Haley Galvin | Perspective Editor
My weird study habit is listening to music I do not know or instrumental music. I have a hard time staying focused on studying and sometimes find it hard not to get distracted. I have found listening to music helps me stay focused.
If it is music I know, I sing along and get distracted by what was supposed to be helping me study.
I need to listen to music that either has no words for me to sing along to or that I simply don’t know the words to. I have discovered playlists on Spotify specifically tailored to studying that have really helped me.
Chillhop Music is my go-to for study playlists. They created several playlists with wide range of songs that fuse together jazz and hip hop. The playlists are also long, so it’s easy to listen to them for hours without repeats.
No matter how many times I listen to these playlists, they still feel new, and this is what helps me focus.
I can enjoy a little music to keep me motivated without getting distracted.
Sam Malone | Editor in Chief
My weird study habit is mind mapping. I have a difficult time studying and staying focused, and a few years ago I stumbled on a new method: Mind mapping. It’s really easy to do and is explained in a number of Youtube videos.
Basically, you organize your study material in a visual way, drawing diagrams, connecting key points, color coding and using sticky notes.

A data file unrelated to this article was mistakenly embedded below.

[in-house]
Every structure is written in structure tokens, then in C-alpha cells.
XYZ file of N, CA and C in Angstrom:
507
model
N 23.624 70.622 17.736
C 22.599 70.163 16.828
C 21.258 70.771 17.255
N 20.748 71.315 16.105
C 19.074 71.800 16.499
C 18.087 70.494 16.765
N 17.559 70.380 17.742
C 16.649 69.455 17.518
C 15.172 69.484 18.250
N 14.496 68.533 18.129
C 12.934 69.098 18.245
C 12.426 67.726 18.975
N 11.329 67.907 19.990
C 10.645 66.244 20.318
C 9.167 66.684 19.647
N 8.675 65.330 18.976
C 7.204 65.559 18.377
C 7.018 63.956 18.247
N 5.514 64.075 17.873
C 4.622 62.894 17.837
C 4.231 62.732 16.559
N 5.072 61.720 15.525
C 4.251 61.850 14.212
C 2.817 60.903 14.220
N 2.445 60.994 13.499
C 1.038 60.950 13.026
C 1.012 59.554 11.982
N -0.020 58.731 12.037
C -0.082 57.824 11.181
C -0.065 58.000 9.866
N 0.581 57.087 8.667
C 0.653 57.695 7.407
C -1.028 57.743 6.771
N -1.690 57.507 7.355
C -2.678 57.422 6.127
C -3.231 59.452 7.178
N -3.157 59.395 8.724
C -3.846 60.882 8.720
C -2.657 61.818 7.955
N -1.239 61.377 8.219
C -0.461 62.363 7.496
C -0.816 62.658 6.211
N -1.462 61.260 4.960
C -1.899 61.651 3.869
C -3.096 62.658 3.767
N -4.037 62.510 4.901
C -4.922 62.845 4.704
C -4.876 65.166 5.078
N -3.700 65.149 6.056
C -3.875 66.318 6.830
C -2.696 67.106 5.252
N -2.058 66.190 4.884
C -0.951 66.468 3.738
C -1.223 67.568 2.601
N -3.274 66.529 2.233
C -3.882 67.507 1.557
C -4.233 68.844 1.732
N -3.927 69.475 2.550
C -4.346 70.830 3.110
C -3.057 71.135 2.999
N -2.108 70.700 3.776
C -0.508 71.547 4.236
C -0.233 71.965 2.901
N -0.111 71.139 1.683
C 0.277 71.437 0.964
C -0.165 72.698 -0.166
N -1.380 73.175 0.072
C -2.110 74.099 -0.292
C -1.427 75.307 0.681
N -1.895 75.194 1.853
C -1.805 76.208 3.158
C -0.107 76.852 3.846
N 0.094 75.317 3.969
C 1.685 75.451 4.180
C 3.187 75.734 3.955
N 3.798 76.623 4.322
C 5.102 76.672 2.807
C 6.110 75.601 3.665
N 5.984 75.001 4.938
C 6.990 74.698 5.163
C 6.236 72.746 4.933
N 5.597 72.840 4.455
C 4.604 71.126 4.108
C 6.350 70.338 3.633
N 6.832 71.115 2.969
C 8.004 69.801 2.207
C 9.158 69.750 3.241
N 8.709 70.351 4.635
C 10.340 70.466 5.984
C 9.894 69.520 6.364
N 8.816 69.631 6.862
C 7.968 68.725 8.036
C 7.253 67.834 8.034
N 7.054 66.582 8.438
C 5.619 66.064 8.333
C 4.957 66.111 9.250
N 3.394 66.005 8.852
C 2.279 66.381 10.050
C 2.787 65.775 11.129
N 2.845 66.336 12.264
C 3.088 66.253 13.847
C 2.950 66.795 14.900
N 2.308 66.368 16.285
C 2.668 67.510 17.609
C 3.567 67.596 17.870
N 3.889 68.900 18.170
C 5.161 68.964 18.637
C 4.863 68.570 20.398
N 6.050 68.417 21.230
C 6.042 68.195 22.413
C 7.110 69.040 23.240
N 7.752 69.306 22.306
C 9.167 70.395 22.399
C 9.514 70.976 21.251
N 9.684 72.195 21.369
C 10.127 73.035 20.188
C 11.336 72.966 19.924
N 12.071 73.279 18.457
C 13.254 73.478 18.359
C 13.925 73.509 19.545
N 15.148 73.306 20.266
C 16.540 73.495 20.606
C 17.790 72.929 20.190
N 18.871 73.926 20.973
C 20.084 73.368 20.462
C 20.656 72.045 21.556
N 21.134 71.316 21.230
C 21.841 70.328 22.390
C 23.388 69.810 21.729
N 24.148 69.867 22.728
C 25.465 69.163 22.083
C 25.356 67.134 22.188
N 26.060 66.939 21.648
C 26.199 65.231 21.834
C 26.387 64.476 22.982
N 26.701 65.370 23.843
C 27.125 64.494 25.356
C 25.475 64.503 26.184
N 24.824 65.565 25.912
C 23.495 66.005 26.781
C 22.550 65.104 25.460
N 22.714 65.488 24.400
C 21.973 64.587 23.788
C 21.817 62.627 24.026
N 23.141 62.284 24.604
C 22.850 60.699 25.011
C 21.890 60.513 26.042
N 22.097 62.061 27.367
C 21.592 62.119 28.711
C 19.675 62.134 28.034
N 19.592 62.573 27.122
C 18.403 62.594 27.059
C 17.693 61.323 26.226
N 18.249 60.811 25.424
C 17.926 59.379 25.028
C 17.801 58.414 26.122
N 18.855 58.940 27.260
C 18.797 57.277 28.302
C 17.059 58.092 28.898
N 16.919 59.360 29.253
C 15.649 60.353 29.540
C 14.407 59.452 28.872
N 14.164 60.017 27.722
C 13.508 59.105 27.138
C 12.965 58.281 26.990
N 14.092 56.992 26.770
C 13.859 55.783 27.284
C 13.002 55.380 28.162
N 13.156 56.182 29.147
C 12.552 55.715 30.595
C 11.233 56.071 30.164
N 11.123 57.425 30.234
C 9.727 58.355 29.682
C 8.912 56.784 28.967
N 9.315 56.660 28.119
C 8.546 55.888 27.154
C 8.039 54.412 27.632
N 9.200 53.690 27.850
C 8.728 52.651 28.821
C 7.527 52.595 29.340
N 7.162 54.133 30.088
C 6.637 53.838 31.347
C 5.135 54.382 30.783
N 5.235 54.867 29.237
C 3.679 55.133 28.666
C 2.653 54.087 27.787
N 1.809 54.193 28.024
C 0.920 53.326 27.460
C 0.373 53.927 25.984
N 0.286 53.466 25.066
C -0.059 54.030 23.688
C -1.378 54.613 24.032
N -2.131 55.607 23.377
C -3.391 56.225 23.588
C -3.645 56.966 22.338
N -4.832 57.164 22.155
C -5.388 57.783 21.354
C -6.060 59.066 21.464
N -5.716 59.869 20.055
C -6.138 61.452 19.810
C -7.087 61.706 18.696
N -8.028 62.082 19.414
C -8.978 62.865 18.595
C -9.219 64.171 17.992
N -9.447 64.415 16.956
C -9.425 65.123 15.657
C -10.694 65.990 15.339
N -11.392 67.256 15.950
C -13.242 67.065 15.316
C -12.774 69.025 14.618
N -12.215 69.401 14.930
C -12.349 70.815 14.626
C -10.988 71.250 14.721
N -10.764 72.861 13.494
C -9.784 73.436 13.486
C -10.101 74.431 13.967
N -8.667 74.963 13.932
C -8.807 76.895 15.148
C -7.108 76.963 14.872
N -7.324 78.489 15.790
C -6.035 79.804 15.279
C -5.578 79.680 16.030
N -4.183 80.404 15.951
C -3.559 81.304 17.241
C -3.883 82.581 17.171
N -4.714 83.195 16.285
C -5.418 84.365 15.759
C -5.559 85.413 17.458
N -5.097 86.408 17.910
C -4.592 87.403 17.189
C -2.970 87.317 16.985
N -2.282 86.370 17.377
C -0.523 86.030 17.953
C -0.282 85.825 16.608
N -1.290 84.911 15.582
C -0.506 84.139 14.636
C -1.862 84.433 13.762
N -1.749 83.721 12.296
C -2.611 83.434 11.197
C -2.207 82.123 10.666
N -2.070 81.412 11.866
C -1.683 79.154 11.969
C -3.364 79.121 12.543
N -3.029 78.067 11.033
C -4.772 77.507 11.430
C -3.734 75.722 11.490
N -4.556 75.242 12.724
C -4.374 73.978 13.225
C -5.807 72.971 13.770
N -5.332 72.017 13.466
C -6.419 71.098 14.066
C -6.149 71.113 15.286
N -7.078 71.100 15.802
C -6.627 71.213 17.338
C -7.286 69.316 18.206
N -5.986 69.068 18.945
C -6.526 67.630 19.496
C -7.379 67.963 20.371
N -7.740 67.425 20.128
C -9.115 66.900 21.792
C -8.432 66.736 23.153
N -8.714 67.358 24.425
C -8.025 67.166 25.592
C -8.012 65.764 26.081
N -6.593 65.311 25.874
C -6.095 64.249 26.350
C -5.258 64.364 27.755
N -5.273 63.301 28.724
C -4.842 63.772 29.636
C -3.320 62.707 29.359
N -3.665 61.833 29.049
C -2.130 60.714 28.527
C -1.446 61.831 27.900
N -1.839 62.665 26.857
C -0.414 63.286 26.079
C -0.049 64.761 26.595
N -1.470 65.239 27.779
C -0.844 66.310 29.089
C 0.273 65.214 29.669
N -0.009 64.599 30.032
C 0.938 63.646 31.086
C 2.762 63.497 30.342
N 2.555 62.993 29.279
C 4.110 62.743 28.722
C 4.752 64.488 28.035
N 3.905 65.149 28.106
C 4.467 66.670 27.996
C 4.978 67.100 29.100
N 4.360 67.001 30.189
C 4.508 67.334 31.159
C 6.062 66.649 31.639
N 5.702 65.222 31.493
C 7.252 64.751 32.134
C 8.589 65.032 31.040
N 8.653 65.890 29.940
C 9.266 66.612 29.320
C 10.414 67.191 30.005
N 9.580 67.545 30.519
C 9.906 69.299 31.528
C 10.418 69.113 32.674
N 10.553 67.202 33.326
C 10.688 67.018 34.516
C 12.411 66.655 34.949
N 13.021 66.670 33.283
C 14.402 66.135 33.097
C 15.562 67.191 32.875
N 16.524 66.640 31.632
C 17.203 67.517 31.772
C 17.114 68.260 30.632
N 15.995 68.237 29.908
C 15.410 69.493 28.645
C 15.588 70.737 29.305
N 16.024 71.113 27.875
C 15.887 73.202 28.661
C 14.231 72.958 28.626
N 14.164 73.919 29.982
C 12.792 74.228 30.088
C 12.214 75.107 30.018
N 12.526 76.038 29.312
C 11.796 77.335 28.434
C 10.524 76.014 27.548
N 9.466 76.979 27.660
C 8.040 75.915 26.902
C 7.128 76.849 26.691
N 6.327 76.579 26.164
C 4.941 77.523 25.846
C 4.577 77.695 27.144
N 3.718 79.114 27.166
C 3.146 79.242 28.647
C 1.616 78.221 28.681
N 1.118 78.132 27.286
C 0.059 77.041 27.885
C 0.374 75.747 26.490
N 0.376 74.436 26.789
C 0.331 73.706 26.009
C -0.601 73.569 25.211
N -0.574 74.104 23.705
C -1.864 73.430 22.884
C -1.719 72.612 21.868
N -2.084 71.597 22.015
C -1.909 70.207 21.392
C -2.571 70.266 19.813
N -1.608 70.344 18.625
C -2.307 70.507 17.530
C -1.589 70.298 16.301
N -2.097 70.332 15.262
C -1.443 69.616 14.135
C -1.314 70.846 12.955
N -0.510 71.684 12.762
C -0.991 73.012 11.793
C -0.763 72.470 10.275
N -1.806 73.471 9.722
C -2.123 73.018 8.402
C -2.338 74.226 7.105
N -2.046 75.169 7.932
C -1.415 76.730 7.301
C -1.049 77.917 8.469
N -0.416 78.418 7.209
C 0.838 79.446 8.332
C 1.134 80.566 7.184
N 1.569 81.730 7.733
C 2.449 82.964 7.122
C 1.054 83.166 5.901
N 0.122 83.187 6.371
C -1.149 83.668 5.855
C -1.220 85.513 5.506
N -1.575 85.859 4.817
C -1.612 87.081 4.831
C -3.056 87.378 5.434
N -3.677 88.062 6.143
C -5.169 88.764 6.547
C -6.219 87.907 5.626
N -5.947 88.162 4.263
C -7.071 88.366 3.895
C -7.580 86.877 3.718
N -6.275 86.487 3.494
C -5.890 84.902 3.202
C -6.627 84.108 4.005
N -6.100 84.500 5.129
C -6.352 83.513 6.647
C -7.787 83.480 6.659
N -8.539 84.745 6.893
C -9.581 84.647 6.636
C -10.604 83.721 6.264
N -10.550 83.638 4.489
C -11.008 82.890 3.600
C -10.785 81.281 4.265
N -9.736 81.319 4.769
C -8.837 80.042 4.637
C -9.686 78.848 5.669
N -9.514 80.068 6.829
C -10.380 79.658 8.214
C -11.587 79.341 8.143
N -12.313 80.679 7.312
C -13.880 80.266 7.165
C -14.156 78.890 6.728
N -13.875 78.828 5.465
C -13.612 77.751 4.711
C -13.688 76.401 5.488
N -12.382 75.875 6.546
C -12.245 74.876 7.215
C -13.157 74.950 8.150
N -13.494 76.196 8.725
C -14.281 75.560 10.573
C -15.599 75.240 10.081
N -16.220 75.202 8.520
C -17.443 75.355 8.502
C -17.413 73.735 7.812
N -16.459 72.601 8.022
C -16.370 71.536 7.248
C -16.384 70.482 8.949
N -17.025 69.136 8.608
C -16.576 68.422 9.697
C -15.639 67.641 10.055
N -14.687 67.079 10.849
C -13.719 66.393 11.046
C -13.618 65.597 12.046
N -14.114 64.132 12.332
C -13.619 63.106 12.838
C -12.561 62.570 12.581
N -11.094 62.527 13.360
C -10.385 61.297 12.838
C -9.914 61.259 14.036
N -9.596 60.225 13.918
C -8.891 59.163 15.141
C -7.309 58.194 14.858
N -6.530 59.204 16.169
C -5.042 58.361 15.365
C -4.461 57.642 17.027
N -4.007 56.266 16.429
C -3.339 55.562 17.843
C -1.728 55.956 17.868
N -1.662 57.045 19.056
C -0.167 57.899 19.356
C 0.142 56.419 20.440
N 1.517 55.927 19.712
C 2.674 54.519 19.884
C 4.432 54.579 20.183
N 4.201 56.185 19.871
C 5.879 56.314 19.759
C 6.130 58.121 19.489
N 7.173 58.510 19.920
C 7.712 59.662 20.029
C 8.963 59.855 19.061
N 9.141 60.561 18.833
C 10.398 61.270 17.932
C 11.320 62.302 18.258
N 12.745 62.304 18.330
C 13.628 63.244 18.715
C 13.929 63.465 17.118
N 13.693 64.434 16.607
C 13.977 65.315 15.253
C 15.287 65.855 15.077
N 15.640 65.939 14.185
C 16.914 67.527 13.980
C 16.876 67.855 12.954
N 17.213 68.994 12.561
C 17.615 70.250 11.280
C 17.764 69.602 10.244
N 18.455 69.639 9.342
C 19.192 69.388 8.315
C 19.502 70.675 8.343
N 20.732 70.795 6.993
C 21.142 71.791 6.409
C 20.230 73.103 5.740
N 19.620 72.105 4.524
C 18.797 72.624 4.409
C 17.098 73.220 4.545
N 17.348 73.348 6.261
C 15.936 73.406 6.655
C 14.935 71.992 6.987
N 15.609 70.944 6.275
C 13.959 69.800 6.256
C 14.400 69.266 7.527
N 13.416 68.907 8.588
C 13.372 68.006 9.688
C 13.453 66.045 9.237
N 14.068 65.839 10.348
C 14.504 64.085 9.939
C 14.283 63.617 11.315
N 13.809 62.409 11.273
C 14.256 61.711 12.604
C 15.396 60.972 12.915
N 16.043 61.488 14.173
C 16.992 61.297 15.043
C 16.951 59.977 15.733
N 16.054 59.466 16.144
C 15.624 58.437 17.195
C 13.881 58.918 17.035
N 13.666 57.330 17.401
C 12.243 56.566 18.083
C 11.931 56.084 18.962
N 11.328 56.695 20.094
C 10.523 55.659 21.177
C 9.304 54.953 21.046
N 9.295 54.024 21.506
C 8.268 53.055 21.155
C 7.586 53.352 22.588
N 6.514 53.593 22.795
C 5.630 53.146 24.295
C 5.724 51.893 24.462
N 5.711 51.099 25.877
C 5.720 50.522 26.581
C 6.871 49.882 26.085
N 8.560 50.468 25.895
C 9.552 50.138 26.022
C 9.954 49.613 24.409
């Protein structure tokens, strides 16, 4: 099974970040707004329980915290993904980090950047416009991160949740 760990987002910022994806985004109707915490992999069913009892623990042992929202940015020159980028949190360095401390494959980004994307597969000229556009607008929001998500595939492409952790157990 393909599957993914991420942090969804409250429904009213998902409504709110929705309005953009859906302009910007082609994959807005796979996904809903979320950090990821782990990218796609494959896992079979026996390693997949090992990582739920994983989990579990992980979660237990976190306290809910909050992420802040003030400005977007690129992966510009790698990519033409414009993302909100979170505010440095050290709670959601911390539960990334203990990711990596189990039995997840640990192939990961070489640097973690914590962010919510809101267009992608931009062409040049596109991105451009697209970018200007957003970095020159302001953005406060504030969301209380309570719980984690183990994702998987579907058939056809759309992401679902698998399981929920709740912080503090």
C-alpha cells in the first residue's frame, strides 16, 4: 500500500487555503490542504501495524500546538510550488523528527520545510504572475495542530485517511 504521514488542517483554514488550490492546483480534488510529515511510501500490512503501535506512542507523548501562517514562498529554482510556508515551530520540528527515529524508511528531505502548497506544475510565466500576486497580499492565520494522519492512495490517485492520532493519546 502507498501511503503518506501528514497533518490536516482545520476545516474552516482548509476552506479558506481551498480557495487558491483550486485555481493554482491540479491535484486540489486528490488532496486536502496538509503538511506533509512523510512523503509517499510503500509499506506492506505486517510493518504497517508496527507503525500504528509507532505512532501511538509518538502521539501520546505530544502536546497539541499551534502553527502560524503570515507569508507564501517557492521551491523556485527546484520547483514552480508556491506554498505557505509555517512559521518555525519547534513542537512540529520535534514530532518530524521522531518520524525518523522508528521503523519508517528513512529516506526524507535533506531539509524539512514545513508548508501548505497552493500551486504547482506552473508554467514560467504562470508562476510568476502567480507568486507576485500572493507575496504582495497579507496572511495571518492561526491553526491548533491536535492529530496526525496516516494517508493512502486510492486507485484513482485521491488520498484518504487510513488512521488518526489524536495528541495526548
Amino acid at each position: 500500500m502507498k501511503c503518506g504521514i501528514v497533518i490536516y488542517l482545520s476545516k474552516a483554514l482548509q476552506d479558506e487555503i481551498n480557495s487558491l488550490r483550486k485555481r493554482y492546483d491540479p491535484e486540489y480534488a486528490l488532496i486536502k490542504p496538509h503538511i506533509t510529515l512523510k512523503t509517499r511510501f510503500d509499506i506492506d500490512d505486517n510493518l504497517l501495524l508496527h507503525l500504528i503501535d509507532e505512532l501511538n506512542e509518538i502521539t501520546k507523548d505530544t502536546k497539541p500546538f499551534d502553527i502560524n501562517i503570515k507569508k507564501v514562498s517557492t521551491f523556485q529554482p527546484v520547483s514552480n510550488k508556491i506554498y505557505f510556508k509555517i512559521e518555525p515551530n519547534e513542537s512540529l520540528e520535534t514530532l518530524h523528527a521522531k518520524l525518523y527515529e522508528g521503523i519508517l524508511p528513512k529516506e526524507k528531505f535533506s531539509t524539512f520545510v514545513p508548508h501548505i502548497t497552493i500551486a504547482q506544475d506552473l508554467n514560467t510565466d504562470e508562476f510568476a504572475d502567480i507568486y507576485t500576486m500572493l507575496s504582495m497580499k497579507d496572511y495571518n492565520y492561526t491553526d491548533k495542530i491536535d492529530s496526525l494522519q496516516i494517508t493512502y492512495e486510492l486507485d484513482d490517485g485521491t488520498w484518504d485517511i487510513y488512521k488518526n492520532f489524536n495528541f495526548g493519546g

The method kills two birds with one stone because you’re studying while making the mind map, and then you can use it as a study guide to quiz yourself with later.
It’s more fun than flashcards and has been incredibly helpful for me. I also keep my mind maps for each exam so I can study with them for cumulative finals.
My study habits and test scores have both increased since I’ve started using this method.
Noah Thornburgh | Assistant News Editor
I listen to music I know extremely well when studying.
When a deadline is looming, be it a research paper or an upcoming exam, I put together a playlist of about 15 to 20 songs and will put it on exclusively when I am working on the corresponding assignment.
By keeping these exclusive playlists, I think my brain gets trained to assume certain mental states advantageous to the assignment at hand.
I had a major research project for a history class last semester and a corresponding record to go with it: Edvard Grieg’s “Lyric Pieces” recorded by Emil Gilels. I’d go into hyper-focus mode any time I heard the first notes float out of my headphones after about one week of working.